Saturday, April 12, 2014
When I first got this role I just cried like a baby because I was like, “Wow, next Halloween, I’m gonna open the door and there’s gonna be a little kid dressed as the Falcon.” That’s the thing that always gets me. I feel like everybody deserves that. I feel like there should be a Latino superhero. Scarlett does great representation for all the other girls, but there should be a Wonder Woman movie. I don’t care if they make 20 bucks, if there’s a movie you’re gonna lose money on, make it Wonder Woman. You know what I mean, ’cause little girls deserve that. Anthony Mackie (via rexilla)
Sunday, April 6, 2014
One of the few things I know about writing is this: spend it all, shoot it, play it, lose it, all, right away, every time. Do not hoard what seems good for a later place in the book, or for another book; give it, give it all, give it now. The impulse to save something good for a better place later is the signal to spend it now. Something more will arise for later, something better. These things fill from behind, from beneath, like well water. Similarly, the impulse to keep to yourself what you have learned is not only shameful, it is destructive. Anything you do not give freely and abundantly becomes lost to you. You open your safe and find ashes. Annie Dillard, The Writing Life
Saturday, March 29, 2014
I will love you as a thief loves a gallery and as a crow loves a murder, as a cloud loves bats and as a range loves braes. I will love you as misfortune loves orphans, as fire loves innocence and as justice loves to sit and watch while everything goes wrong. I will love you as a battlefield loves young men and as peppermints love your allergies, and I will love you as the banana peel loves the shoe of a man who was just struck by a shingle falling off a house. I will love you as a volunteer fire department loves rushing into burning buildings and as burning buildings love to chase them back out, and as a parachute loves to leave a blimp and as a blimp operator loves to chase after it. Lemony Snicket (via dragonfiretwistedwire)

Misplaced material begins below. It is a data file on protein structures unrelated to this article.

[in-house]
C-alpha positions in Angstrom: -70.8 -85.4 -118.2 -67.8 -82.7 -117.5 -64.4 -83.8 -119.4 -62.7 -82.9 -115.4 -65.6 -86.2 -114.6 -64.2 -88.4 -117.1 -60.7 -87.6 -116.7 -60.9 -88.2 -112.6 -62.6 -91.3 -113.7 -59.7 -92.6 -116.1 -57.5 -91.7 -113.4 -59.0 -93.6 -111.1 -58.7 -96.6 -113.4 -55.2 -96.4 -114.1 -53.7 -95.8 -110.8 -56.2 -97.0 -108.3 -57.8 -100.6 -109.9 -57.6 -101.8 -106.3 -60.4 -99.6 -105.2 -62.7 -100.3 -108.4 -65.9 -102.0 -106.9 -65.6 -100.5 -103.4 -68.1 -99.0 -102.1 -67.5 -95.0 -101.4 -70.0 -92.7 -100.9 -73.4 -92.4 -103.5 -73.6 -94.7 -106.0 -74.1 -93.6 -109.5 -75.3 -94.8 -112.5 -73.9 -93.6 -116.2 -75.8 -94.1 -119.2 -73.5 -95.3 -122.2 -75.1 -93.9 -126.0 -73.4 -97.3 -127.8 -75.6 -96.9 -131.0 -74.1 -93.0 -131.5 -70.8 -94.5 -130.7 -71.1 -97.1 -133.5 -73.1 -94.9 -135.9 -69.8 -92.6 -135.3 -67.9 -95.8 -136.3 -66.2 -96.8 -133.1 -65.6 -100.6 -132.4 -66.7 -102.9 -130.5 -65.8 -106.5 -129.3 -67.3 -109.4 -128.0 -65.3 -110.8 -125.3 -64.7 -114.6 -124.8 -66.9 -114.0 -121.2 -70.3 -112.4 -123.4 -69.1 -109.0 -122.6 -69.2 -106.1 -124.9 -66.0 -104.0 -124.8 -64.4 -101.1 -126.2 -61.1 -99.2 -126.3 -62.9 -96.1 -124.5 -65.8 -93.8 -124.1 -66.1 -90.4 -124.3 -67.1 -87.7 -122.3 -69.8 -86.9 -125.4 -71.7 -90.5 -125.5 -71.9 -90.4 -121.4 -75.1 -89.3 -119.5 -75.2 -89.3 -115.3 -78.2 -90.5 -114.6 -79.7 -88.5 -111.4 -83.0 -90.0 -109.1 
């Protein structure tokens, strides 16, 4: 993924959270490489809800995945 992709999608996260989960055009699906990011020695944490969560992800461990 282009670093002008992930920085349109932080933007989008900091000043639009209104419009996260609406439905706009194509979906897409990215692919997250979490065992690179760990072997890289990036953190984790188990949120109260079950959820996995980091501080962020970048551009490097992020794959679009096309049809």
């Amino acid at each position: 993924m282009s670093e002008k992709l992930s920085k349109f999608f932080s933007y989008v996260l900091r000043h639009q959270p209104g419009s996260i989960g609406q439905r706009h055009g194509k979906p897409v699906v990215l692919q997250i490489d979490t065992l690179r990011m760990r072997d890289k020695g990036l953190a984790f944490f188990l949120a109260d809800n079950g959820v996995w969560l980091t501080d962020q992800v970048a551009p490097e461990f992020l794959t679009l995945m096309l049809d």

(Source: fables-of-the-reconstruction)

Wednesday, March 26, 2014
A witch ought never to be frightened in the darkest forest, Granny Weatherwax had once told her, because she should be sure in her soul that the most terrifying thing in the forest was her. Terry Pratchett, Wintersmithv (via natural-magics)

(Source: discworldquotes)

Tuesday, March 25, 2014
Dystopian worlds have become very popular lately. Whether it is Revolution, Falling Skies, The Walking Dead or Defiance, the one thing they all have in common is straight, cisgender, able bodied White male leadership. This suggests that at the end of the day, no matter the circumstance White masculinity represents authority, logic, safety, and intelligence. People of colour and women are often relegated to side characters who week after week submit to this authority and often times appear to be grateful for it. It is no accident that the White male is so revered in dystopians. It plays upon the idea that White straight masculinity is a declining power because of resistance by women, people of colour and of course GLBT people. It suggests that there will come a time when nature will correct itself and once again White men will rule the world, as though that is not the current situation and further; the world will be grateful for it.